During those heady days, it seemed obvious that Philippine literary masterpieces are meant for digital films. The wait-and-see attitude ensued. Just sit tight and wait for the young digital filmmakers to train their eyes on literary works and realize they comprise a trove of priceless materials for films.

But it remained a wait-and-wait attitude after all. Pelikulang Pampanitikan was still not meant to be. The battlecry Let’s go literary! Let’s go digital! finally tapered off and became muted.

And this despite the overwhelming reality that classic films all over the world were adapted from written masterpieces that are literary treasures of every country rich in cultural heritage.

One only has to look back to the history of Philippine cinema to realize that indeed local films were an offshoot of Philippine literature. The first-ever Filipino film, Dalagang Bukid, produced and directed by Jose Nepomuceno in 1919, was based on the zarzuela play of the same title written by Hermogenes Ilagan.

Jose Nepomuceno, acknowledged father of Philippine cinema, produced Noli Me Tangere in 1930. Two years later, he produced Punyal na Ginto, based on the novel of Antonio Sempio. It was the first Filipino-produced sound movie.

What finally breathed new life into the project was the recent approval of the executive committee of the Metropolitan Manila Film Festival-Philippines to exhibit films adapted from literary works of Filipino authors during the mini-film festival of indie films that will precede or take place during this December’s filmfest.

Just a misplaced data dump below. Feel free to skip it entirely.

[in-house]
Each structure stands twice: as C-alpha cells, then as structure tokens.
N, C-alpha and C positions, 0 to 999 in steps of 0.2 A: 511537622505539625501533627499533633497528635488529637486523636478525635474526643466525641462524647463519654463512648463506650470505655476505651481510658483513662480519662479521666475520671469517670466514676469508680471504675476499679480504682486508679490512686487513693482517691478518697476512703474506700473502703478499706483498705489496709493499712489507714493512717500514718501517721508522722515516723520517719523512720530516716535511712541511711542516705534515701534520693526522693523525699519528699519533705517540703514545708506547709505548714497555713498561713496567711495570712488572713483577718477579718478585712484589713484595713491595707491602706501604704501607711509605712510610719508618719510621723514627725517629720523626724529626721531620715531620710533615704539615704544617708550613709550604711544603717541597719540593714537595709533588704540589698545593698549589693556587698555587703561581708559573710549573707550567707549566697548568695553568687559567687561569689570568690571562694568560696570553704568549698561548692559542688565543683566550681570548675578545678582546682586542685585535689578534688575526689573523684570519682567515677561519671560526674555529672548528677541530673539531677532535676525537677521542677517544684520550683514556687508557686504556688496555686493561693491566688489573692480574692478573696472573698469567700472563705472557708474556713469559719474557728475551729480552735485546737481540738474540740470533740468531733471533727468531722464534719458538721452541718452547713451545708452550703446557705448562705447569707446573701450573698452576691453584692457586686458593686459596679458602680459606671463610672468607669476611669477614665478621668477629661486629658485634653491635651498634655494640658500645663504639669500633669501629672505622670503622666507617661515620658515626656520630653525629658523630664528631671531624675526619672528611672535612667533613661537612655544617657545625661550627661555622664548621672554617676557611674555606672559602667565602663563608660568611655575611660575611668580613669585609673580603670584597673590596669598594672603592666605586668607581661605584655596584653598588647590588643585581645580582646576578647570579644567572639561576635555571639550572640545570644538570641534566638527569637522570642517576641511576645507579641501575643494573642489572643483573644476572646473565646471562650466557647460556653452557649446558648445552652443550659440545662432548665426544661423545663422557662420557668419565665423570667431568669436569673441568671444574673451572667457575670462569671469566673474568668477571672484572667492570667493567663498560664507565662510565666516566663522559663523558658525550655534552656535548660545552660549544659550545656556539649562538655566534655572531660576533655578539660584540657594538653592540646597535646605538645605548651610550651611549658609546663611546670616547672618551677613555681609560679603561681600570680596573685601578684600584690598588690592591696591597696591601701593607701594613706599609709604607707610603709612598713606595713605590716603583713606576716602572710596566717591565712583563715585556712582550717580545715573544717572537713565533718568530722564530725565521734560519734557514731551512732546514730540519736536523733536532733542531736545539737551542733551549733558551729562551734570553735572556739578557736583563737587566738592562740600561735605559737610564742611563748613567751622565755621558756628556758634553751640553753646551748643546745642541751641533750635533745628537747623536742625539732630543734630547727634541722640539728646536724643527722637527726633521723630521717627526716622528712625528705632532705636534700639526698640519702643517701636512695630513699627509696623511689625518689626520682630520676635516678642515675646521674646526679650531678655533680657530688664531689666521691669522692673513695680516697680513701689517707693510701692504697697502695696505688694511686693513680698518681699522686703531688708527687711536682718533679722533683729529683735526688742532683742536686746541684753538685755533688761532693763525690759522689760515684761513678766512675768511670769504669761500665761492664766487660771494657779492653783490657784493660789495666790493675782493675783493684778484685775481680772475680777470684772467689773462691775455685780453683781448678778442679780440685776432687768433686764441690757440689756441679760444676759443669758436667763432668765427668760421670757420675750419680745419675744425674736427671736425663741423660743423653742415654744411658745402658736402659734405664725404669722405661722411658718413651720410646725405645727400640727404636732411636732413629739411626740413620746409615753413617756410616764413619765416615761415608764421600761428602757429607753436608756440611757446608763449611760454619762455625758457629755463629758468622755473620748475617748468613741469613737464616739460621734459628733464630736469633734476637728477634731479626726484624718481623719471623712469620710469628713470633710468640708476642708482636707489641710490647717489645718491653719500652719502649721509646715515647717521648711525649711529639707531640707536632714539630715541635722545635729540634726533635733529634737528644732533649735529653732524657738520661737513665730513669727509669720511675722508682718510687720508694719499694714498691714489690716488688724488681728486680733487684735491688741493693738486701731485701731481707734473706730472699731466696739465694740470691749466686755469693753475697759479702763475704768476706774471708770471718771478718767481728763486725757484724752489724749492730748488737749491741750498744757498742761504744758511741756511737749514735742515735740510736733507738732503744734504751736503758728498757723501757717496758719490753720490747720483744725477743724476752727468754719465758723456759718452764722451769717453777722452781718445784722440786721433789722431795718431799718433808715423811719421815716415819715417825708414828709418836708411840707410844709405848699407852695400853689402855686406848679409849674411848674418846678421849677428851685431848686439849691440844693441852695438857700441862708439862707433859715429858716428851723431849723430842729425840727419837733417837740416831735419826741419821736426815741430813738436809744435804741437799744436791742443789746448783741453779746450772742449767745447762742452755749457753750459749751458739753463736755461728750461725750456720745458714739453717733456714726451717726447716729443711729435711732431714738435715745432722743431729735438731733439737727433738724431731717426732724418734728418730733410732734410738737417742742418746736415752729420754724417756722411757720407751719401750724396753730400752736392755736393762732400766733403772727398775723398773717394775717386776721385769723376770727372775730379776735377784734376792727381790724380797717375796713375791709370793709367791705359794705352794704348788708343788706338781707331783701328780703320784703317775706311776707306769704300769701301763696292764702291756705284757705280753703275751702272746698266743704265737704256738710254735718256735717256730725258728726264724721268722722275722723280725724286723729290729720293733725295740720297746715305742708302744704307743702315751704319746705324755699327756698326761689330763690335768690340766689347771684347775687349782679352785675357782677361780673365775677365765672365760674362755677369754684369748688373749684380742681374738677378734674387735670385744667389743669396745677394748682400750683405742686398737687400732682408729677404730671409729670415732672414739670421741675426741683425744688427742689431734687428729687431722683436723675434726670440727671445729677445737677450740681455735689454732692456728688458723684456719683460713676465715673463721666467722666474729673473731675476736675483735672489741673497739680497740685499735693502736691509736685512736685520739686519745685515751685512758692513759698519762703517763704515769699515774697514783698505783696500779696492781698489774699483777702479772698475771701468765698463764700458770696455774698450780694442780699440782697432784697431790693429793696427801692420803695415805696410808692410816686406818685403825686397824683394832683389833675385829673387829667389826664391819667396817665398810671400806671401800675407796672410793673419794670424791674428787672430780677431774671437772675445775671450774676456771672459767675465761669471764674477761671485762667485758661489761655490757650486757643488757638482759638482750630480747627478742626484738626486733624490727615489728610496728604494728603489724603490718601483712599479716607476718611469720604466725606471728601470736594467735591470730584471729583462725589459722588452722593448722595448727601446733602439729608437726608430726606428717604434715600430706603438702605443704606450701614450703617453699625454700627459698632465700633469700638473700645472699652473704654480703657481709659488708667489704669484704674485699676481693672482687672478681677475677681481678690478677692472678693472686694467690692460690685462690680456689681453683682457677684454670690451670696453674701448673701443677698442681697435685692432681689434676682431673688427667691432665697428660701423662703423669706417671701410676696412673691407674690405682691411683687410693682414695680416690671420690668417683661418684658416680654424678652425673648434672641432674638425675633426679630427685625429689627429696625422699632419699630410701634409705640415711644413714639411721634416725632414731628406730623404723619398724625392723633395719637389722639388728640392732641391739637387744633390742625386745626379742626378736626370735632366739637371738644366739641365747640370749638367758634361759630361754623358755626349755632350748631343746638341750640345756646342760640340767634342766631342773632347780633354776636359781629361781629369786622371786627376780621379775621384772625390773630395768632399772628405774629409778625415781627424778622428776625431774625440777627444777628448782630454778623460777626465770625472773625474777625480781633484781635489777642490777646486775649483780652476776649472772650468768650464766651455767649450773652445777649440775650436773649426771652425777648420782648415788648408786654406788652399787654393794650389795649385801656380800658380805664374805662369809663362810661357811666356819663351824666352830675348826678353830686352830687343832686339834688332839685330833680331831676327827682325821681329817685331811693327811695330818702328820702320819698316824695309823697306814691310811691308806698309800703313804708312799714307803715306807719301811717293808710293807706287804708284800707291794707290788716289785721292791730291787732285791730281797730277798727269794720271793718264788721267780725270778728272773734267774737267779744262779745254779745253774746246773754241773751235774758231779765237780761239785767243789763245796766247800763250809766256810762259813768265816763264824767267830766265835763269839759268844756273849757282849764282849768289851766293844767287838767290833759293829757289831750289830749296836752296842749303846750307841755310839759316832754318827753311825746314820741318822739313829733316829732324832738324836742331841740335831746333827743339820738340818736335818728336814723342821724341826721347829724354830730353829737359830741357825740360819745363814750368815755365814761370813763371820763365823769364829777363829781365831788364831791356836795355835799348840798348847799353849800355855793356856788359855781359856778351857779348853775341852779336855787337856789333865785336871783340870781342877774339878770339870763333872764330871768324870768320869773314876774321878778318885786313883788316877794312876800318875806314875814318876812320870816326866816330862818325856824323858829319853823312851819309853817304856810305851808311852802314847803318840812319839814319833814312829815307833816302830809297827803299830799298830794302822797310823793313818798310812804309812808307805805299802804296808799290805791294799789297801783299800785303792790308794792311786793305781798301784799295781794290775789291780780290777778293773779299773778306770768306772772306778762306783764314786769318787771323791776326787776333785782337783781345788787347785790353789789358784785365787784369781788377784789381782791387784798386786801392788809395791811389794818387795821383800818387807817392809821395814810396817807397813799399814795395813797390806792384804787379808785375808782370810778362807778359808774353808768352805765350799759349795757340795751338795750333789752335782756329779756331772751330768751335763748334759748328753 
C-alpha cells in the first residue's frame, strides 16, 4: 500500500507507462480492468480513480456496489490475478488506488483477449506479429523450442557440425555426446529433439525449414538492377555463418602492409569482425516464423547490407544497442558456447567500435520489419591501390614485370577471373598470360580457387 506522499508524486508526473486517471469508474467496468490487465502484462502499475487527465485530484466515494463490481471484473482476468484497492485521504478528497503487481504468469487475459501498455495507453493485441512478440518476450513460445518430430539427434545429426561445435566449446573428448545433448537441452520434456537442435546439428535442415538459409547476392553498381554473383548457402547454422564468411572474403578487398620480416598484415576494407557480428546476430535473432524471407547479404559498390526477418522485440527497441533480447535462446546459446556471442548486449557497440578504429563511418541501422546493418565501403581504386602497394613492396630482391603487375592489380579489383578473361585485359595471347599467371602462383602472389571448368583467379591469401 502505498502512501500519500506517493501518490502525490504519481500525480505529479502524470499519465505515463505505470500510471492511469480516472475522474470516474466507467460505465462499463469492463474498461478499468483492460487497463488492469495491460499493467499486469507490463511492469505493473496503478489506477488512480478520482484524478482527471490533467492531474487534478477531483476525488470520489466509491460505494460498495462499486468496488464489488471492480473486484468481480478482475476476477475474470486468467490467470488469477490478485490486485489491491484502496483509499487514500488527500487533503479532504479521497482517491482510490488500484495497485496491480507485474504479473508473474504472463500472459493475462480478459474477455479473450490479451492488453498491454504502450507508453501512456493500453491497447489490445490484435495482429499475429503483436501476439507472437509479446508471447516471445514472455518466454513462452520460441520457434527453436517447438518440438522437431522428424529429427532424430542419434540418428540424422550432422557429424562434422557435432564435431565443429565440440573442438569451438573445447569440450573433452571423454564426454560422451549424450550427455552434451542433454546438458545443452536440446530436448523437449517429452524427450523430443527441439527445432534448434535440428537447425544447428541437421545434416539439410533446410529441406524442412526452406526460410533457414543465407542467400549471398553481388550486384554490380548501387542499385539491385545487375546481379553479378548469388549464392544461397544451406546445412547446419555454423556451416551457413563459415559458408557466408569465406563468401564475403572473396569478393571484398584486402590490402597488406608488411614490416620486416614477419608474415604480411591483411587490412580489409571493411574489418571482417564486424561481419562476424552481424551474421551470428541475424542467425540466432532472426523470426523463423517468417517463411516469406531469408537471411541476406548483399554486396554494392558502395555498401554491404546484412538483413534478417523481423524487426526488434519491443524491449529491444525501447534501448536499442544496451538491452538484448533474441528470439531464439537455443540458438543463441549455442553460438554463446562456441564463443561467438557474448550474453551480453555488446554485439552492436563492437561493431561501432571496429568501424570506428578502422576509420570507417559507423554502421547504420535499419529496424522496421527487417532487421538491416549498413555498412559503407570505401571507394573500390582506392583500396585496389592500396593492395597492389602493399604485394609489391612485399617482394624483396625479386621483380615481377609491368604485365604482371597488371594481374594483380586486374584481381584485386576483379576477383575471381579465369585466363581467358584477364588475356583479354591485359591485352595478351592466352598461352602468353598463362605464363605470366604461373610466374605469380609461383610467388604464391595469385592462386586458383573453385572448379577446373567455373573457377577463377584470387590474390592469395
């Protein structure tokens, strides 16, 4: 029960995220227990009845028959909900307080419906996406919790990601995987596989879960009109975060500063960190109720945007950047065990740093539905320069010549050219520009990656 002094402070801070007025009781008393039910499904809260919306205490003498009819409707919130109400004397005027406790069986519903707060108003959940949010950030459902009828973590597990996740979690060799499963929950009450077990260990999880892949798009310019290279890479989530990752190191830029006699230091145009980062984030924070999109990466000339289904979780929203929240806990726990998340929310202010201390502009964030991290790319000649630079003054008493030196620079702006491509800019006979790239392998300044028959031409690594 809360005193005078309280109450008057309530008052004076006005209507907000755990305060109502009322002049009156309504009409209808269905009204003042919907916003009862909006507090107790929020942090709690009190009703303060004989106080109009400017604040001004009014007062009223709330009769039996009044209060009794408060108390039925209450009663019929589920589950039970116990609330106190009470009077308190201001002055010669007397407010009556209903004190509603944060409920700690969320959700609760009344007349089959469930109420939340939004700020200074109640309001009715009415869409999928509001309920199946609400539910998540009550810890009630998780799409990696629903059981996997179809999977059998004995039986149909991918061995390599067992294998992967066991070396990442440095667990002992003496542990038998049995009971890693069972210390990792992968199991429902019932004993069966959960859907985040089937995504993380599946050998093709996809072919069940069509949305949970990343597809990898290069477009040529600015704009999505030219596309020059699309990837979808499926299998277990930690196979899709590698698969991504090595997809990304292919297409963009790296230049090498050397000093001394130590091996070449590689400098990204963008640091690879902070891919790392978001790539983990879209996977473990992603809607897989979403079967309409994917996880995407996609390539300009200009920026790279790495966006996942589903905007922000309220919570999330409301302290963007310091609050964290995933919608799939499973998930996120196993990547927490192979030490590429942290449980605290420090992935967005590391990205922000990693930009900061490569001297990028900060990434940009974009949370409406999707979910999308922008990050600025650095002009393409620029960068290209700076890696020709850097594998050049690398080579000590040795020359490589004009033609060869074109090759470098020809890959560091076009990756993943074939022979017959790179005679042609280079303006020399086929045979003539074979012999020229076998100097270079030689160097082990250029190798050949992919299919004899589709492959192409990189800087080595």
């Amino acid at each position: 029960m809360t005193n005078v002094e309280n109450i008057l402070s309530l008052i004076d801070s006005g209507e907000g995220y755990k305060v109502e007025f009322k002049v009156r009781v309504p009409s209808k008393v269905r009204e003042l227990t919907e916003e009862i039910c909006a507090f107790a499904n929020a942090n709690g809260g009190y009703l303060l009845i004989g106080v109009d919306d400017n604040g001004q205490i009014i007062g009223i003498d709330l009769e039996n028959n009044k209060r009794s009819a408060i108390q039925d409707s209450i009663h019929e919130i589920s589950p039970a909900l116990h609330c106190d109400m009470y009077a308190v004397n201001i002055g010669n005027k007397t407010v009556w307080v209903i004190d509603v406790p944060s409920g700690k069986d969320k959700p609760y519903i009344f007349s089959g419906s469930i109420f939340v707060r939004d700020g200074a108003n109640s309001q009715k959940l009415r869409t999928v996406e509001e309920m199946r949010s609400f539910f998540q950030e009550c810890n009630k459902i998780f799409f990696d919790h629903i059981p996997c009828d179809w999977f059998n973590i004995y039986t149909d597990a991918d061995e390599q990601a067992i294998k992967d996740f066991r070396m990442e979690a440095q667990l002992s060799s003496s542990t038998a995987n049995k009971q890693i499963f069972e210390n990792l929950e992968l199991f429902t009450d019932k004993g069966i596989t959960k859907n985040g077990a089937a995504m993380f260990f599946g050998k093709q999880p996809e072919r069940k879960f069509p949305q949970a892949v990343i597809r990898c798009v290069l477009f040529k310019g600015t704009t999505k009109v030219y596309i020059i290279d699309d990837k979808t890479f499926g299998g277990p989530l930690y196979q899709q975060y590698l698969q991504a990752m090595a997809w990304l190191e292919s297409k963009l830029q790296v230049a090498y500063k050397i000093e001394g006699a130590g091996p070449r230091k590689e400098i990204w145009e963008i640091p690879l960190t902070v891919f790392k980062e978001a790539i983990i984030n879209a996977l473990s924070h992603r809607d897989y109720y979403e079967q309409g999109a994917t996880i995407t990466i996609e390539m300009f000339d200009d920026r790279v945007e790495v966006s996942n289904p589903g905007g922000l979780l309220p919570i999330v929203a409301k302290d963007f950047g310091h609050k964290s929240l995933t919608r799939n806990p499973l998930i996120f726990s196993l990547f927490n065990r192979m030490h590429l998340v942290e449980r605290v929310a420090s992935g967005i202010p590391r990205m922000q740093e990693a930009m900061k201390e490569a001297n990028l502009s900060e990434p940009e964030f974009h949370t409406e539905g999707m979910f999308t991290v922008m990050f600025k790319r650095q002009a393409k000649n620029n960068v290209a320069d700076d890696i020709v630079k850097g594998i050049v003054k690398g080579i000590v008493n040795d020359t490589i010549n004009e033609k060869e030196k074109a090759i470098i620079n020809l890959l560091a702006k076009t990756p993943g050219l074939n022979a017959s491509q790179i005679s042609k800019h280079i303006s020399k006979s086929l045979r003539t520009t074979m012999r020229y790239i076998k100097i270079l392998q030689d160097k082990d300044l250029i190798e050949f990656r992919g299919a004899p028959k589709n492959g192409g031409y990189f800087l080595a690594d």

We can say that Pelikulang Pampanitikan has found a home

The proposal was submitted to MMDA Chairman Francis N. Tolentino by Director General Martinez of the Film Academy of the Philippines last January 28. In his letter, Martinez emphasized that the “…indie festival will have an educational purpose, targeting the large population of students and educators in the metropolis as well as the general public.

In the last Metro Filmfest, five films were exhibited in the pre-MMFFP indie festival.

The Pelikulang Pampanitikan films will be exhibited in theaters with digital facilities that will be rented for the duration of the filmfest. The Department of Education will be requested to provide schools the viewing schedules so teachers and students can be organized to view the films as aid to Literature/English subjects and courses. Students will pay P50 or lower for admission tickets.

The project will be implemented by the FAP, the MMFF-P and the Film Development Council of the Philippines (FDCP) in collaboration with the Department of Education (DepEd) and the organization of theater owners in Metro Manila.

The project will take the form of a film grant to be awarded by the organizers to individuals or groups of film workers with capabilities to interpret in digital format the literary works to be selected by the organizers.

The Execom has formed a three-man committee to oversee this project. It includes FAP’s Martinez, Director Mark Meily of DGPI and Marco Ng of the theater organizations.